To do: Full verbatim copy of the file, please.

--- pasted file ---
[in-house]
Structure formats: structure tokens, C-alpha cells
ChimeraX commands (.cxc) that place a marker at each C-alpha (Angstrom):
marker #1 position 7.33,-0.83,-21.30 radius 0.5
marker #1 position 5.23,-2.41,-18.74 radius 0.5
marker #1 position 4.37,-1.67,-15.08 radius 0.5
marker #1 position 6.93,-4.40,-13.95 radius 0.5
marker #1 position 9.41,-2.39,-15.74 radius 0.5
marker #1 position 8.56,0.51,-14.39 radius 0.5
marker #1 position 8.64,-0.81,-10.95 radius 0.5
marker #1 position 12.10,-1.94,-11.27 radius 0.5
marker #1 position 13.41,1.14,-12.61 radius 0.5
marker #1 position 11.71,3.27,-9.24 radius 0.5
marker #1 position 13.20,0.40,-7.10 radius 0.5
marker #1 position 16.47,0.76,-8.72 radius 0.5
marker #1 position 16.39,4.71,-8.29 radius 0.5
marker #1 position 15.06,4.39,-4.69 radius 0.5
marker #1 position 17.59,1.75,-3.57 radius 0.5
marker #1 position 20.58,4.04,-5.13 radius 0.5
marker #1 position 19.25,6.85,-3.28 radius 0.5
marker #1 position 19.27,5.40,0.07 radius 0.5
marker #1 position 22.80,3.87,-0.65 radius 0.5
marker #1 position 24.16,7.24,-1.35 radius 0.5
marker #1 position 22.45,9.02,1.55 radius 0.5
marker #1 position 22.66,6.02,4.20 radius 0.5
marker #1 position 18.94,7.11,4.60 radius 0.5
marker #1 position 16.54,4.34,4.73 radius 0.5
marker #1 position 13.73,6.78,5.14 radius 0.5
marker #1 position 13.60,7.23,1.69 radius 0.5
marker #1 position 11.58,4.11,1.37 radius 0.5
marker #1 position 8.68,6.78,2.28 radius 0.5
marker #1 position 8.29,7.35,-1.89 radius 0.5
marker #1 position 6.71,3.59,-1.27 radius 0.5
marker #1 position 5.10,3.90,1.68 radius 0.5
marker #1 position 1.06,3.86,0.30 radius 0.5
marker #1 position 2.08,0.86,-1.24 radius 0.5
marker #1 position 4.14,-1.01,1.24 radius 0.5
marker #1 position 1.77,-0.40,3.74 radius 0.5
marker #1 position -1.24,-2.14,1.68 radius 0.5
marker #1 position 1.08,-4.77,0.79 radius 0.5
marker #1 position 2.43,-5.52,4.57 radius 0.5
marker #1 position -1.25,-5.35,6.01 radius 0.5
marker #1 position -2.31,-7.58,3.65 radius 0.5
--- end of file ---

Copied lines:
[in-house]
Structure formats: structure tokens, C-alpha cells
ChimeraX commands (.cxc) that place a marker at each C-alpha (Angstrom):
marker #1 position 7.33,-0.83,-21.30 radius 0.5
marker #1 position 5.23,-2.41,-18.74 radius 0.5
marker #1 position 4.37,-1.67,-15.08 radius 0.5
marker #1 position 6.93,-4.40,-13.95 radius 0.5
marker #1 position 9.41,-2.39,-15.74 radius 0.5
marker #1 position 8.56,0.51,-14.39 radius 0.5
marker #1 position 8.64,-0.81,-10.95 radius 0.5
marker #1 position 12.10,-1.94,-11.27 radius 0.5
marker #1 position 13.41,1.14,-12.61 radius 0.5
marker #1 position 11.71,3.27,-9.24 radius 0.5
marker #1 position 13.20,0.40,-7.10 radius 0.5
marker #1 position 16.47,0.76,-8.72 radius 0.5
marker #1 position 16.39,4.71,-8.29 radius 0.5
marker #1 position 15.06,4.39,-4.69 radius 0.5
marker #1 position 17.59,1.75,-3.57 radius 0.5
marker #1 position 20.58,4.04,-5.13 radius 0.5
marker #1 position 19.25,6.85,-3.28 radius 0.5
marker #1 position 19.27,5.40,0.07 radius 0.5
marker #1 position 22.80,3.87,-0.65 radius 0.5
marker #1 position 24.16,7.24,-1.35 radius 0.5
marker #1 position 22.45,9.02,1.55 radius 0.5
marker #1 position 22.66,6.02,4.20 radius 0.5
marker #1 position 18.94,7.11,4.60 radius 0.5
marker #1 position 16.54,4.34,4.73 radius 0.5
marker #1 position 13.73,6.78,5.14 radius 0.5
marker #1 position 13.60,7.23,1.69 radius 0.5
marker #1 position 11.58,4.11,1.37 radius 0.5
marker #1 position 8.68,6.78,2.28 radius 0.5
marker #1 position 8.29,7.35,-1.89 radius 0.5
marker #1 position 6.71,3.59,-1.27 radius 0.5
marker #1 position 5.10,3.90,1.68 radius 0.5
marker #1 position 1.06,3.86,0.30 radius 0.5
marker #1 position 2.08,0.86,-1.24 radius 0.5
marker #1 position 4.14,-1.01,1.24 radius 0.5
marker #1 position 1.77,-0.40,3.74 radius 0.5
marker #1 position -1.24,-2.14,1.68 radius 0.5
marker #1 position 1.08,-4.77,0.79 radius 0.5
marker #1 position 2.43,-5.52,4.57 radius 0.5
marker #1 position -1.25,-5.35,6.01 radius 0.5
marker #1 position -2.31,-7.58,3.65 radius 0.5